I was clawing my way back towards the cars in front when my brain decided it was time for schoolboy error number four.
In my determinations to catch up I got scrappier, not neater and the picture above shows me taking the more exuberant method of hairpin navigation after outbraking myself, wheels pointing into the background, tyres squealing, tail of the car taking a much longer line than the front! It looks good in the video, but that was enough to lose another place. I finished where I had started in 24th place.
Race two was at 09:30 on Sunday morning. The start positions were determined by the finishing positions in the first race, so I found myself starting in 24th place again. I still hadn’t realised my biggest mistake and so had a relaxing Saturday afternoon and evening, socialising with the my fellow competitors and watching other races. Off to bed I went with the car all ready and the alarm set with enough time to get myself ready in the morning. A reasonable sleep and a reasonable coffee later, I found myself back on the grid.
At the start of race two I have to admit that I had a bit of a brain fart. I wouldn’t put it down to poor prep or forgetting what I had learned last season, like the other mistakes. I just lost the heed. The 5 second board went down, I picked the revs up to 3000 and had the clutch ready to bite, waiting for the lights. The lights came on! I reacted! What an idiot! You’re supposed to wait for the lights to go out!
In a split second I realised what I had done and stopped myself taking off. I hadn’t quite left the grid box, having jerked forward about two inches and stopped. However that was all the split second thinking I was capable of and when the lights did then go out, I was still getting over myself and reacted really slowly, losing a few places in the run up to the first corner.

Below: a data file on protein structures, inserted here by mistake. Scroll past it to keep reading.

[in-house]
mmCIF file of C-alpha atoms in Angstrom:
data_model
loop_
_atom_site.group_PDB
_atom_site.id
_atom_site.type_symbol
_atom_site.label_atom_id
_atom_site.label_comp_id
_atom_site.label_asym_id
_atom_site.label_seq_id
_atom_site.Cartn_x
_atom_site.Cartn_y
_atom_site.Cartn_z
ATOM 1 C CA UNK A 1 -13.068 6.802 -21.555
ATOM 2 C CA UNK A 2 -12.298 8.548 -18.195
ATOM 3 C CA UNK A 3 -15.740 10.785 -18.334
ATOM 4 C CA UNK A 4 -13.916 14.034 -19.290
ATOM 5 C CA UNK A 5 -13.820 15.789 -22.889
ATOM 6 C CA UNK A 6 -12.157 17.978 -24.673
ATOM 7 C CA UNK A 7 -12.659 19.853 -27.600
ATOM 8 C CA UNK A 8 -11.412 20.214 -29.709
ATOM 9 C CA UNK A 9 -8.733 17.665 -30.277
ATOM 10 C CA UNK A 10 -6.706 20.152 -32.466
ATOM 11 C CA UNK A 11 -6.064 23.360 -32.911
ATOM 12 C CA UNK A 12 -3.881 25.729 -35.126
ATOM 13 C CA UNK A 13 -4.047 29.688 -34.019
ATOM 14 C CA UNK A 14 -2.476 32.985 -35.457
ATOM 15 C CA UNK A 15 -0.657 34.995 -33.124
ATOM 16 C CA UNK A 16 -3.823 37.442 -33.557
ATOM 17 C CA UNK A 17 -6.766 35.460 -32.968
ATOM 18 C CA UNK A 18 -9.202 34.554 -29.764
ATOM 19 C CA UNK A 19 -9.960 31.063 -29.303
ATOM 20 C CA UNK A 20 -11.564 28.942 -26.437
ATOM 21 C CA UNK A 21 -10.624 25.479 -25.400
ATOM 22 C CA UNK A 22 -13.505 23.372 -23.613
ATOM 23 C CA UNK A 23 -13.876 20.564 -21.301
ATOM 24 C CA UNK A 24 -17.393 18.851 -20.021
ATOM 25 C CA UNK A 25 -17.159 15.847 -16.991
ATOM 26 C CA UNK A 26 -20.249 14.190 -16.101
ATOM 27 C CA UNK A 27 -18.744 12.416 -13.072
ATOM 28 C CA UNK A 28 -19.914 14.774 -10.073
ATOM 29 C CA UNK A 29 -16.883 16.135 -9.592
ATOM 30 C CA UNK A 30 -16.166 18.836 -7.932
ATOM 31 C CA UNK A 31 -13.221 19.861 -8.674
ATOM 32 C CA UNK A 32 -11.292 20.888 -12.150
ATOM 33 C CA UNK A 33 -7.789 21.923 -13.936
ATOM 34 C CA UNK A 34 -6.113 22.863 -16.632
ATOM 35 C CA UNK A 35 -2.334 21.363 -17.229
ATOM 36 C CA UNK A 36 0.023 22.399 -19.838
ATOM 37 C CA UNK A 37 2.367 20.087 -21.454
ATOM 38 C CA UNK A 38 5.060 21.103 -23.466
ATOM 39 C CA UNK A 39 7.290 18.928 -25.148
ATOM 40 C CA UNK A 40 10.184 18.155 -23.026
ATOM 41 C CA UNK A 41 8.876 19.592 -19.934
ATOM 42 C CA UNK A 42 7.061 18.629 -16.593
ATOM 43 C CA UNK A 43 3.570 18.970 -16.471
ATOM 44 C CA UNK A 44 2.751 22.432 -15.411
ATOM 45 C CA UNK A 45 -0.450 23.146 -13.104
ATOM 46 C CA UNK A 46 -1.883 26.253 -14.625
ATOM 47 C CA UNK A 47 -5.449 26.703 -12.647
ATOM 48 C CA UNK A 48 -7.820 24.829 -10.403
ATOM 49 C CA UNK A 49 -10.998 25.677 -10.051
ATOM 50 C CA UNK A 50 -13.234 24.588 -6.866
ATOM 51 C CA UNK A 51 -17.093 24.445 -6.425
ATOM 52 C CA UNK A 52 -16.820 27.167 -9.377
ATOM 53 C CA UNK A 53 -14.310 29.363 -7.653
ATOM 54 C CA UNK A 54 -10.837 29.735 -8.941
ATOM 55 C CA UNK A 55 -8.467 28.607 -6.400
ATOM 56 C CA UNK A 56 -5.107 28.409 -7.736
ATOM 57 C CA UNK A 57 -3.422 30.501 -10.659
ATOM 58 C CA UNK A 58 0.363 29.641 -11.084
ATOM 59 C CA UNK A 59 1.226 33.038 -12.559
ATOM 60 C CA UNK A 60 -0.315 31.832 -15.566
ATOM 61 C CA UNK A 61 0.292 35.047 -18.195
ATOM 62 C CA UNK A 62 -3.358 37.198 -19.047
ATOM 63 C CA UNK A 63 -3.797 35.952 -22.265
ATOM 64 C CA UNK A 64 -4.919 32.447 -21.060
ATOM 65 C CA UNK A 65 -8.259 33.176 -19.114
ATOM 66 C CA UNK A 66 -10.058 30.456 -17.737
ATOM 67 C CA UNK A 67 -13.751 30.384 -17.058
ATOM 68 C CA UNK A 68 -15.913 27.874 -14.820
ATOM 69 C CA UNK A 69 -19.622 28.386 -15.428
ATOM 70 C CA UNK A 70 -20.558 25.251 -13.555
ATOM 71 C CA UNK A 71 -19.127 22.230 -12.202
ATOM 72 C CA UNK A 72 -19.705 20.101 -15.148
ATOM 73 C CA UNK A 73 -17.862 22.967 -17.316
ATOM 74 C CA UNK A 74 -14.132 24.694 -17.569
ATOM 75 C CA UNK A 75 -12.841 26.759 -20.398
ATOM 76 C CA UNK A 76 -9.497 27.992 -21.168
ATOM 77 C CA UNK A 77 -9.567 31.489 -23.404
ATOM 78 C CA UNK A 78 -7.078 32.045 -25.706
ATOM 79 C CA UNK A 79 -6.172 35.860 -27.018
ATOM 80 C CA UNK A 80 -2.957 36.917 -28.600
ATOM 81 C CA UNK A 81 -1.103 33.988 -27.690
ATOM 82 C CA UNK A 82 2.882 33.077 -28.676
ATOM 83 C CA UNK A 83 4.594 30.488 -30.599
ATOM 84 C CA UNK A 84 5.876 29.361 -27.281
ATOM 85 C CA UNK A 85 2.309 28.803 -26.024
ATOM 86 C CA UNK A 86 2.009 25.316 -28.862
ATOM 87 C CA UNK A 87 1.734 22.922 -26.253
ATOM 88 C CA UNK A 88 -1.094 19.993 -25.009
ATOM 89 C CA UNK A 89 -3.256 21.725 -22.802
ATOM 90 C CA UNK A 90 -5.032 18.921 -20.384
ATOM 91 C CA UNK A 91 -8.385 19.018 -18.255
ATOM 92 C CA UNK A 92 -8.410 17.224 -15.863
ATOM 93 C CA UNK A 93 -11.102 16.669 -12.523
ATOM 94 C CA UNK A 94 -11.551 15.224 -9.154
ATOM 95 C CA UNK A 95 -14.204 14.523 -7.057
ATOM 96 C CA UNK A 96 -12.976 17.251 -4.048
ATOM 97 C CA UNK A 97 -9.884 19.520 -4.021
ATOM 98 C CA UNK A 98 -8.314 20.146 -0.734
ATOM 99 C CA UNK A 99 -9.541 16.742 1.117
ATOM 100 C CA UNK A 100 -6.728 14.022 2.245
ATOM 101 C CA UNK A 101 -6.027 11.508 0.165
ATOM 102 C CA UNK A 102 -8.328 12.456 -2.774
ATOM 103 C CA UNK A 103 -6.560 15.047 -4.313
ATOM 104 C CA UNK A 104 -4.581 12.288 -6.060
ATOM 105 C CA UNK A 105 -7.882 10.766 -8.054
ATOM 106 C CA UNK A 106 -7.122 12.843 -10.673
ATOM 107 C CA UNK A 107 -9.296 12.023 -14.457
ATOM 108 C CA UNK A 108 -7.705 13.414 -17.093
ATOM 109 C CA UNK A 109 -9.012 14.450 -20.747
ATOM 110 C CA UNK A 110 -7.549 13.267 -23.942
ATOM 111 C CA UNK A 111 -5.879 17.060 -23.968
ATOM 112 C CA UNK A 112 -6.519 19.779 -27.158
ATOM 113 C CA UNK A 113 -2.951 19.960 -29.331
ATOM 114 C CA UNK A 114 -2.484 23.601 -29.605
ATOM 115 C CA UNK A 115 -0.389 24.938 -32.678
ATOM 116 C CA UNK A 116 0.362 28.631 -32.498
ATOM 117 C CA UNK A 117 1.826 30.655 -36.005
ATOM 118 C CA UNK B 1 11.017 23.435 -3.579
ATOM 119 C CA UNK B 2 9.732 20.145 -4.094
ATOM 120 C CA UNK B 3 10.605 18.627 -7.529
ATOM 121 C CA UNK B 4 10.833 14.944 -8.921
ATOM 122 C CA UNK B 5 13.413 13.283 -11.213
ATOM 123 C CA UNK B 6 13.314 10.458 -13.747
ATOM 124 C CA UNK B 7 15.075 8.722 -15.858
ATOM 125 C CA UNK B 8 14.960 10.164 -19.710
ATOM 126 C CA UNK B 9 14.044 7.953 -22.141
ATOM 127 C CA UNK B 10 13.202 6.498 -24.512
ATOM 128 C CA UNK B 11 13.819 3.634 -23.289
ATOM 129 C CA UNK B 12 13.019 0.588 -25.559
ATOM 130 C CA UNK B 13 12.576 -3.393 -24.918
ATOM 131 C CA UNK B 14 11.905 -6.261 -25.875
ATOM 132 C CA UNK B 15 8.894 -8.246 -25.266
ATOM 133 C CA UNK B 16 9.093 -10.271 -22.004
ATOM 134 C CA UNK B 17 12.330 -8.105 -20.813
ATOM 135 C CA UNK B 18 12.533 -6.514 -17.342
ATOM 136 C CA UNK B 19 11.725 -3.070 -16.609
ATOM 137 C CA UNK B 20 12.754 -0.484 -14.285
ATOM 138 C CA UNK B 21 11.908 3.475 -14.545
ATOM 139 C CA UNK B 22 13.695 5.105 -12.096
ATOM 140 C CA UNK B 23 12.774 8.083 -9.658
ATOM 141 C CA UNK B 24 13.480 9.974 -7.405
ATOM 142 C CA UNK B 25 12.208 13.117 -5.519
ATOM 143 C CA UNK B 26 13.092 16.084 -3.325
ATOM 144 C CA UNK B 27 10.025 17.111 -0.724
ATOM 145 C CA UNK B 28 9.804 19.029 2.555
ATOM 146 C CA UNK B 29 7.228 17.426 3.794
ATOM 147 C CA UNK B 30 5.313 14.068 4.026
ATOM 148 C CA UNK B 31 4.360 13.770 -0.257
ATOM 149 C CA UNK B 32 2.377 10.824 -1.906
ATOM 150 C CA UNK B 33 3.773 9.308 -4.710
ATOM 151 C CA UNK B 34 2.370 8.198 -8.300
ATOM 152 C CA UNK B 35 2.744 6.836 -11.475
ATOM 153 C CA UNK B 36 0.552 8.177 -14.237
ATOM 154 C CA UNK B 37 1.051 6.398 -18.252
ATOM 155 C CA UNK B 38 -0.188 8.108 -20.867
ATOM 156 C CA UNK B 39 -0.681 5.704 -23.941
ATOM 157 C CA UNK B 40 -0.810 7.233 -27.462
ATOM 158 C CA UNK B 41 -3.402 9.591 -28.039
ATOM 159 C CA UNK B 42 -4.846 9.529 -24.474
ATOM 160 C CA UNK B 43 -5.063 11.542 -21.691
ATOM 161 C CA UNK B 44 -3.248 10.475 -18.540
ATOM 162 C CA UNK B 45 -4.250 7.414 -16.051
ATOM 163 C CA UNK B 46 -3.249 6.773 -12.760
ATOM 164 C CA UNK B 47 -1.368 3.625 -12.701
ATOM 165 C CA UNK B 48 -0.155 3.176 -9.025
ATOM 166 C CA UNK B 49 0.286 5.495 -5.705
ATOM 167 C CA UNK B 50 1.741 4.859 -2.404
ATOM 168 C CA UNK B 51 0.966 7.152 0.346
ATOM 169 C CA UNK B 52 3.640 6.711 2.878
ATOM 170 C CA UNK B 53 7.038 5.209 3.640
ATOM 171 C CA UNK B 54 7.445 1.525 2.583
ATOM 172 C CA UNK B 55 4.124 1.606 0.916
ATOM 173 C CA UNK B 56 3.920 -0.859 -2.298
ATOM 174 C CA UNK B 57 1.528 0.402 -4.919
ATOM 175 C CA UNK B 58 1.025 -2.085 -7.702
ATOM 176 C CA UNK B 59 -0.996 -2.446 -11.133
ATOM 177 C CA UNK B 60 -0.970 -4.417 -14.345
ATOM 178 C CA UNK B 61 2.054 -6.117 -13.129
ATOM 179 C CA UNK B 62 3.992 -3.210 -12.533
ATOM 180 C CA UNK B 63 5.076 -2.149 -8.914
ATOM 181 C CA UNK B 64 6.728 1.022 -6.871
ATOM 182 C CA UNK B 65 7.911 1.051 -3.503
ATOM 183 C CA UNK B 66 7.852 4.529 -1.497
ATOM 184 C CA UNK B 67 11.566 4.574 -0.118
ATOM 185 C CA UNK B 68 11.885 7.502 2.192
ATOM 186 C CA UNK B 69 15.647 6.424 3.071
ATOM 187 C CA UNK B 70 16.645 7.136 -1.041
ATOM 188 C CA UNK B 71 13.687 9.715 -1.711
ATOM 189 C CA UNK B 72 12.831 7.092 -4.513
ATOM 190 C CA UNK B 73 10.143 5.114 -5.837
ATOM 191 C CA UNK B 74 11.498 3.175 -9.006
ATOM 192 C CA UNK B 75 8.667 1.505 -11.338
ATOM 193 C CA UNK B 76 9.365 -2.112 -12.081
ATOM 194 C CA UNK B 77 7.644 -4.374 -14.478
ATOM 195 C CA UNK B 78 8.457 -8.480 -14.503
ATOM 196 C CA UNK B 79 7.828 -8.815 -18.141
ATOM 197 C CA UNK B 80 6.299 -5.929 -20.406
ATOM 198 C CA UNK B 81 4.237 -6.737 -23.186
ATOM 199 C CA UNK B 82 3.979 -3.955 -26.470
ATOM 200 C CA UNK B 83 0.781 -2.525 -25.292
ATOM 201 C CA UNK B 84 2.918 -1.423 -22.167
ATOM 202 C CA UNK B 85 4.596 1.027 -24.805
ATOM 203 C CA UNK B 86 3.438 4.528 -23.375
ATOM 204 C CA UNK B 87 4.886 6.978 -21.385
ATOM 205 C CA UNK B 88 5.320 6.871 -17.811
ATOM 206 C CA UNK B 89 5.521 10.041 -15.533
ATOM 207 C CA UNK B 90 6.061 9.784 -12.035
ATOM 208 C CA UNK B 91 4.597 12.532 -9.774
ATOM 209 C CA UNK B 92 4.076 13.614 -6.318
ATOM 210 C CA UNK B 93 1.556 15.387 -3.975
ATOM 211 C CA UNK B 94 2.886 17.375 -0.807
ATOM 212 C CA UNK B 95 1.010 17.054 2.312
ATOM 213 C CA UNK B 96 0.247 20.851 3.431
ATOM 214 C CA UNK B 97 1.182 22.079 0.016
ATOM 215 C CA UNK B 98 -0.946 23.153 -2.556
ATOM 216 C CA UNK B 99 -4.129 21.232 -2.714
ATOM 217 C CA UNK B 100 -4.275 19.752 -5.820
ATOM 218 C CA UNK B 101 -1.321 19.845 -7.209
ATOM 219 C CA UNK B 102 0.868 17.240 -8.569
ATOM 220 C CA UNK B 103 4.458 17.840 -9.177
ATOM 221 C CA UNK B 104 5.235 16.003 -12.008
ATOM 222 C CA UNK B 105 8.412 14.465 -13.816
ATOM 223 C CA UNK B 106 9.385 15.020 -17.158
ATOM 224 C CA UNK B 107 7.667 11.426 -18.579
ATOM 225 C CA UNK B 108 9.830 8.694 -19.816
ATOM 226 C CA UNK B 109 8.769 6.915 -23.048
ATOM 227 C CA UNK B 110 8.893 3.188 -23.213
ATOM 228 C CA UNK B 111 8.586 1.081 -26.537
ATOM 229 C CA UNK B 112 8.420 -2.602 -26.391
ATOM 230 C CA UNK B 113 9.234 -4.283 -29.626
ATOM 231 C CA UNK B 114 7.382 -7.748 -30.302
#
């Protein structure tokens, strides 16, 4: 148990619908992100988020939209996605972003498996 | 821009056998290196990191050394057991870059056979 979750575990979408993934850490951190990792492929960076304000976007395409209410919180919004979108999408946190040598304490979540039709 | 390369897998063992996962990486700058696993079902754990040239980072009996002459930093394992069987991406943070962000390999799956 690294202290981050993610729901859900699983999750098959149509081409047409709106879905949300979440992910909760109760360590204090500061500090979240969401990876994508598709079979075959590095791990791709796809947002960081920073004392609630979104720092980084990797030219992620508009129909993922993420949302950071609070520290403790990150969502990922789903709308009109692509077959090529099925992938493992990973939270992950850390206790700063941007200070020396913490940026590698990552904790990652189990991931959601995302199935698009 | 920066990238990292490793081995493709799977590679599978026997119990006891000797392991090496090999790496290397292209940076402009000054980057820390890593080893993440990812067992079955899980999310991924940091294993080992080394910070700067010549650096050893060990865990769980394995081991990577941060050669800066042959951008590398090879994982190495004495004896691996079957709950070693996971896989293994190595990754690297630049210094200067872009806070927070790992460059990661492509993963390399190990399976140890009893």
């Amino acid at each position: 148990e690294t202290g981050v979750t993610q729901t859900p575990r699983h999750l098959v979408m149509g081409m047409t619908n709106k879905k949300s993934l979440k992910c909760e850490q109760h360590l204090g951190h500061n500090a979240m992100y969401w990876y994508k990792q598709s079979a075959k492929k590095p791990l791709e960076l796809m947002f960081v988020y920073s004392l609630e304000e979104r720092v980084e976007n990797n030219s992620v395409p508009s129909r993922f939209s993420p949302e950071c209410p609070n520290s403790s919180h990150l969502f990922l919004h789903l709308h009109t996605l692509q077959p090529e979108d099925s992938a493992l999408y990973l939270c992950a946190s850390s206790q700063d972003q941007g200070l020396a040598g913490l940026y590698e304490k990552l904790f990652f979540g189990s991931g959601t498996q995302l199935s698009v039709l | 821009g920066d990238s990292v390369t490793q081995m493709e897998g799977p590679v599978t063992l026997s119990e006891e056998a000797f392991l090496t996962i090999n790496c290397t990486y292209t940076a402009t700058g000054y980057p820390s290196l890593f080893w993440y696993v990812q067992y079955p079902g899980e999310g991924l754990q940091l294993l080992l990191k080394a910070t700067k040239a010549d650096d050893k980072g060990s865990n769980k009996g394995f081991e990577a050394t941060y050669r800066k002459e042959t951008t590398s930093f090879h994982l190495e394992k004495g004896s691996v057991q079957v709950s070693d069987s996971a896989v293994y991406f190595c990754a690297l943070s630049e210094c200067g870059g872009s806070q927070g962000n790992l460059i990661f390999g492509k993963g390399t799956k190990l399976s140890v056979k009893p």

I’m pleased to report that I then had a good recovery on the first lap and eventually finished 19th. I was in clear air at the end, both ahead of me and behind me, so I guess that was what I had in me on the day.
It was great to re-discover the cameraderie and family feeling in the Caterham paddock, meeting up with good friends again after the winter and of course the thrill of racing was what it’s all about. There’s nothing quite like it.
I had also forgotten about some of the car porn that you see in the paddock. Always a welcome sight!
oh….and that big mistake?…..it was only when I was looking at the footage of the races back at home that it dawned on me that I had not once looked at any video footage through the weekend to compare my dodgy lines and braking points to those of a fast reference lap. Straight away I could see where I was leaving time on the table. All in all it was a strong reminder of how applying yourself properly to the whole weekend is vital. Snetterton feels like unfinished business now.
Roll on Spa next month! Lots of room for improvement and a real bucket list circuit too.
Thanks to Snappy Racers Motorsport Photography for many of the photos above.
Lastly, a big thanks to my sponsors, Knockhill Race Circuit, Reep Scotland and Dreadnought Garage. I think they’re happier being seen on the trailer than the race car right now, but it’s early days!